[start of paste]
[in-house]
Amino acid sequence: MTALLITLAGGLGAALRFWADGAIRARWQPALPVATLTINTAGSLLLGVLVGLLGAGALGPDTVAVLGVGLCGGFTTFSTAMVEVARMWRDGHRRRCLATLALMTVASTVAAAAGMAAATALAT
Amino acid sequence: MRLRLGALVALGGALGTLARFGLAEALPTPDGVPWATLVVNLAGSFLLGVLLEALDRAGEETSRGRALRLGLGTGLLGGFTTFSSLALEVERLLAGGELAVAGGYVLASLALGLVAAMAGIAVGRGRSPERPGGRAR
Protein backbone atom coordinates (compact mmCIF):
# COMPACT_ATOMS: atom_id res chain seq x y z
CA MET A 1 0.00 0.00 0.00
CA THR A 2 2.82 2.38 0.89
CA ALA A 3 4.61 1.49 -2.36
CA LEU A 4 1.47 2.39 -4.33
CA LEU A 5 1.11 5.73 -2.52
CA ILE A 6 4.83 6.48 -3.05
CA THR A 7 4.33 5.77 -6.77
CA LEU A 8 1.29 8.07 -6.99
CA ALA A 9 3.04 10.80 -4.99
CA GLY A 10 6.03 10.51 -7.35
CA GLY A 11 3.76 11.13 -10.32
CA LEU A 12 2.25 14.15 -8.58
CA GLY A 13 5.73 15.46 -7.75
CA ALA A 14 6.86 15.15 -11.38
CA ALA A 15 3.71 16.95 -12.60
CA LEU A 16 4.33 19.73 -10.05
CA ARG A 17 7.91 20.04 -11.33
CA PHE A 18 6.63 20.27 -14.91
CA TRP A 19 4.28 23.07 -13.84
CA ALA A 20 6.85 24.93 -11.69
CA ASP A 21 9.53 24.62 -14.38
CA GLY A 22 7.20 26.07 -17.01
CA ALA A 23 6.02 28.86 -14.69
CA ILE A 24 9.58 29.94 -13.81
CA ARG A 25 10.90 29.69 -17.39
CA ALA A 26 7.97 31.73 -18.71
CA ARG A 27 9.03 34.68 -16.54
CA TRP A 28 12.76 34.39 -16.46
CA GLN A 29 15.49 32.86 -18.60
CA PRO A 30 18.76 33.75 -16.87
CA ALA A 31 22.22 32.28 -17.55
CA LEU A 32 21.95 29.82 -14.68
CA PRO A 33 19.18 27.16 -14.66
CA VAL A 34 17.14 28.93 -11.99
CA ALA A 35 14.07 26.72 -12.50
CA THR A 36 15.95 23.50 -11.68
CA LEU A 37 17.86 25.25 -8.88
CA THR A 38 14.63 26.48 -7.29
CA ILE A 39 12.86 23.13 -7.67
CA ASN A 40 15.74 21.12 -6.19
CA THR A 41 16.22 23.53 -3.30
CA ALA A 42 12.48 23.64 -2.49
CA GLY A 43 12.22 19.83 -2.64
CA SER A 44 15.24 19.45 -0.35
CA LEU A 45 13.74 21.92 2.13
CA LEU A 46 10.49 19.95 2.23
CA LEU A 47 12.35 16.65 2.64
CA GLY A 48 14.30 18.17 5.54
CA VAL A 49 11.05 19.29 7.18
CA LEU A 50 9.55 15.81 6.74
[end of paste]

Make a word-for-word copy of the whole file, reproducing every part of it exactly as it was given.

[in-house]
Amino acid sequence: MTALLITLAGGLGAALRFWADGAIRARWQPALPVATLTINTAGSLLLGVLVGLLGAGALGPDTVAVLGVGLCGGFTTFSTAMVEVARMWRDGHRRRCLATLALMTVASTVAAAAGMAAATALAT
Amino acid sequence: MRLRLGALVALGGALGTLARFGLAEALPTPDGVPWATLVVNLAGSFLLGVLLEALDRAGEETSRGRALRLGLGTGLLGGFTTFSSLALEVERLLAGGELAVAGGYVLASLALGLVAAMAGIAVGRGRSPERPGGRAR
Protein backbone atom coordinates (compact mmCIF):
# COMPACT_ATOMS: atom_id res chain seq x y z
CA MET A 1 0.00 0.00 0.00
CA THR A 2 2.82 2.38 0.89
CA ALA A 3 4.61 1.49 -2.36
CA LEU A 4 1.47 2.39 -4.33
CA LEU A 5 1.11 5.73 -2.52
CA ILE A 6 4.83 6.48 -3.05
CA THR A 7 4.33 5.77 -6.77
CA LEU A 8 1.29 8.07 -6.99
CA ALA A 9 3.04 10.80 -4.99
CA GLY A 10 6.03 10.51 -7.35
CA GLY A 11 3.76 11.13 -10.32
CA LEU A 12 2.25 14.15 -8.58
CA GLY A 13 5.73 15.46 -7.75
CA ALA A 14 6.86 15.15 -11.38
CA ALA A 15 3.71 16.95 -12.60
CA LEU A 16 4.33 19.73 -10.05
CA ARG A 17 7.91 20.04 -11.33
CA PHE A 18 6.63 20.27 -14.91
CA TRP A 19 4.28 23.07 -13.84
CA ALA A 20 6.85 24.93 -11.69
CA ASP A 21 9.53 24.62 -14.38
CA GLY A 22 7.20 26.07 -17.01
CA ALA A 23 6.02 28.86 -14.69
CA ILE A 24 9.58 29.94 -13.81
CA ARG A 25 10.90 29.69 -17.39
CA ALA A 26 7.97 31.73 -18.71
CA ARG A 27 9.03 34.68 -16.54
CA TRP A 28 12.76 34.39 -16.46
CA GLN A 29 15.49 32.86 -18.60
CA PRO A 30 18.76 33.75 -16.87
CA ALA A 31 22.22 32.28 -17.55
CA LEU A 32 21.95 29.82 -14.68
CA PRO A 33 19.18 27.16 -14.66
CA VAL A 34 17.14 28.93 -11.99
CA ALA A 35 14.07 26.72 -12.50
CA THR A 36 15.95 23.50 -11.68
CA LEU A 37 17.86 25.25 -8.88
CA THR A 38 14.63 26.48 -7.29
CA ILE A 39 12.86 23.13 -7.67
CA ASN A 40 15.74 21.12 -6.19
CA THR A 41 16.22 23.53 -3.30
CA ALA A 42 12.48 23.64 -2.49
CA GLY A 43 12.22 19.83 -2.64
CA SER A 44 15.24 19.45 -0.35
CA LEU A 45 13.74 21.92 2.13
CA LEU A 46 10.49 19.95 2.23
CA LEU A 47 12.35 16.65 2.64
CA GLY A 48 14.30 18.17 5.54
CA VAL A 49 11.05 19.29 7.18
CA LEU A 50 9.55 15.81 6.74